But thanks to home video and streaming, audiences were finally catching up with The Valley of Gwangi -- though I am continually baffled as to why all those DVD and Blu releases use that alternative art when you have that kick-ass Frank McCarthy painting from one of thee greatest film posters of all time. I loved it so much, I went out and bought one and had it framed.
Again, I know most people think the climactic skeleton battle in Jason and the Argonauts or the Medusa on the hunt in Clash of the Titans (1981) is Harryhausen's masterpiece and the epitome of his craft but, I’m sorry, I gotta go with the team roping of Gwangi. The combination of six actors, six horses, and six ropes is absolutely ah-mazing to watch, and one can only boggle when told the man seldom used calibration tools and did all the movements by memory!
What is it about Harryhausen’s films that compel us to break out the Playdough and make some dinosaurs of our own? But was Gwangi a real dinosaur to begin with? According to the script it was supposed to be an Allosaurus, but his creator often claims it was more of a T-Rex -- or a strange combination of both, which he often referred to as a Tyrannosaurus-Al.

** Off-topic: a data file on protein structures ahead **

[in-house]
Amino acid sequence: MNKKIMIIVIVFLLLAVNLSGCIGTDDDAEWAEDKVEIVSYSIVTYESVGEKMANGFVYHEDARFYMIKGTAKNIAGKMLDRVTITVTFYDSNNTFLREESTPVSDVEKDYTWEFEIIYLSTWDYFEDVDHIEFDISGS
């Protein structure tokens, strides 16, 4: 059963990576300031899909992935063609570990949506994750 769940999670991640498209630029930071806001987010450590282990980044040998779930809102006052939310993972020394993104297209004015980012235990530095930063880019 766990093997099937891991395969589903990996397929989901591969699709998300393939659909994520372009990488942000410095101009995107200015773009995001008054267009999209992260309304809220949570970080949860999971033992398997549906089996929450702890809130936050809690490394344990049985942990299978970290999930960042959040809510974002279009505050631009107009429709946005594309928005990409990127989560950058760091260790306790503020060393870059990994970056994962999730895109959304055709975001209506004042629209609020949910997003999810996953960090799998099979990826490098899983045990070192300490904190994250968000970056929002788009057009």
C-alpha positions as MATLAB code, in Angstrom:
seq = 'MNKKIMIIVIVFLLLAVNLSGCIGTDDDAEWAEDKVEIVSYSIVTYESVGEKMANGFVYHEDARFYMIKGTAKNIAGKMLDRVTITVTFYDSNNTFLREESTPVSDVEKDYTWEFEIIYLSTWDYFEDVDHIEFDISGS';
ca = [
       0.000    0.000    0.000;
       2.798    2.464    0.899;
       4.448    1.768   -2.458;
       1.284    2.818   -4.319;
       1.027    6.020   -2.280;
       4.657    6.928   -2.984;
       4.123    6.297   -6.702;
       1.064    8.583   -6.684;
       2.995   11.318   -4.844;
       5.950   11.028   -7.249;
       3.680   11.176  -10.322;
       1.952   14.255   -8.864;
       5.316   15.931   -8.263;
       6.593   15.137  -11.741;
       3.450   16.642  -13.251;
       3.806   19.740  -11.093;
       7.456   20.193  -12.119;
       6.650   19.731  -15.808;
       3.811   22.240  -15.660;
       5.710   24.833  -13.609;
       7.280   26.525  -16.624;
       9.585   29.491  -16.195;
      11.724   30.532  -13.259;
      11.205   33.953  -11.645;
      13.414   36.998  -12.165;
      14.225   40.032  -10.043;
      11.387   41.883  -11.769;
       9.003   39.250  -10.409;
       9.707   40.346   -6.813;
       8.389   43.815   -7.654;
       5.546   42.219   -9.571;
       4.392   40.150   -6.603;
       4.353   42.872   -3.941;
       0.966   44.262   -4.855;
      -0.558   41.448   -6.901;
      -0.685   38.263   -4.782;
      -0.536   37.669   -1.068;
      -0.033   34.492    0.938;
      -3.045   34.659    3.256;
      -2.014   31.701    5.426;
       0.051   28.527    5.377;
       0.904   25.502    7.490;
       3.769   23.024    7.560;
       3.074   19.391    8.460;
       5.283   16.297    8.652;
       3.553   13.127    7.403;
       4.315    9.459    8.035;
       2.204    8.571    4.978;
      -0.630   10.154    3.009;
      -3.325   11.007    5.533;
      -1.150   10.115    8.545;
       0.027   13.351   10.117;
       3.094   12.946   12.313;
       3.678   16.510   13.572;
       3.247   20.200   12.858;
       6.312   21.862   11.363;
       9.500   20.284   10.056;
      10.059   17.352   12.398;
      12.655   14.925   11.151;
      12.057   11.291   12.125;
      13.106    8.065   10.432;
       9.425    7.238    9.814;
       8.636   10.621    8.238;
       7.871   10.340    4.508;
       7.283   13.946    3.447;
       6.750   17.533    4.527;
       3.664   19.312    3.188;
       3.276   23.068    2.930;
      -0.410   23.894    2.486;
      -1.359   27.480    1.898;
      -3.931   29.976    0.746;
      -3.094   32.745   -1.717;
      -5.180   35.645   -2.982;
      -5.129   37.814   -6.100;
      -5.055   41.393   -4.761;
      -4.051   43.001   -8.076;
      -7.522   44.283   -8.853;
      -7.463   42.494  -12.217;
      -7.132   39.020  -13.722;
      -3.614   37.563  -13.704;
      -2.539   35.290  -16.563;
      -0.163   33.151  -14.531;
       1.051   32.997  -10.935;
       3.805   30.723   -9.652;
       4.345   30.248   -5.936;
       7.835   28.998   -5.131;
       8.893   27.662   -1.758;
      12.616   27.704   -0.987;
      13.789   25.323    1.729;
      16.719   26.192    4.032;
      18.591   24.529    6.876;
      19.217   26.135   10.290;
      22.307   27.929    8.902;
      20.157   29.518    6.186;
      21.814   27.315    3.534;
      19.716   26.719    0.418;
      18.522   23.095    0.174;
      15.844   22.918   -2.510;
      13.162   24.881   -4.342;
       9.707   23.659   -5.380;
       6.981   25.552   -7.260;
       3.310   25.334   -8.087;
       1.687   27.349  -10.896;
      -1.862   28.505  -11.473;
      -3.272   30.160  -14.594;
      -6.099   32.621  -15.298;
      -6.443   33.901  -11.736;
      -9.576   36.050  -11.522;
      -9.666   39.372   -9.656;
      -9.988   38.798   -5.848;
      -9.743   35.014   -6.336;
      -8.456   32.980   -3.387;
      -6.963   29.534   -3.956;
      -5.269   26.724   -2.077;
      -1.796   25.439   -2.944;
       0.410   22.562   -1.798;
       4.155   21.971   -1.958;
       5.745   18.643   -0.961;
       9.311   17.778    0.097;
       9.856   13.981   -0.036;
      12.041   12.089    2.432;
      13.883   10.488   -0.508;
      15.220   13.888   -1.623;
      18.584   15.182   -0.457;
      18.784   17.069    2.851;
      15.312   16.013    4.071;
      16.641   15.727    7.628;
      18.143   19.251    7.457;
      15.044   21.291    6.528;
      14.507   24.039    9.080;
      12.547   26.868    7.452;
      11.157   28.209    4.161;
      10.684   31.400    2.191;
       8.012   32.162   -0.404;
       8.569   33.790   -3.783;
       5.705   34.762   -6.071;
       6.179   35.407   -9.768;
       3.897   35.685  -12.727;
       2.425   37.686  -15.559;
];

Regardless, whatever species it was, watch and marvel as the animated creature interacts and pulls things away from the live actors, or snatches them off moving horses, and then ponder, just like the rest of us, How in the hell does he do that?!
Well, if you don't know what Hubrisween is by now, Boils and Ghouls, I don't think I can help you. Anyhoo, that's 22 films down with just FOUR yet to go. Up next, The Werewolves of Sturgis.
The Valley of Gwangi (1969) Morningside Productions :: Warner Brothers/Seven Arts / P: Charles H. Schneer / AP: Ray Harryhausen / D: James O'Connolly / W: William Bast / C: Erwin Hillier / E: Henry Richardson / M: Jerome Moross / S: James Franciscus, Gila Golan, Richard Carlson, Laurence Naismith, Gustavo Rojo, Freda Jackson, Dennis Kilbane, Mario De Barros, Curtis Arden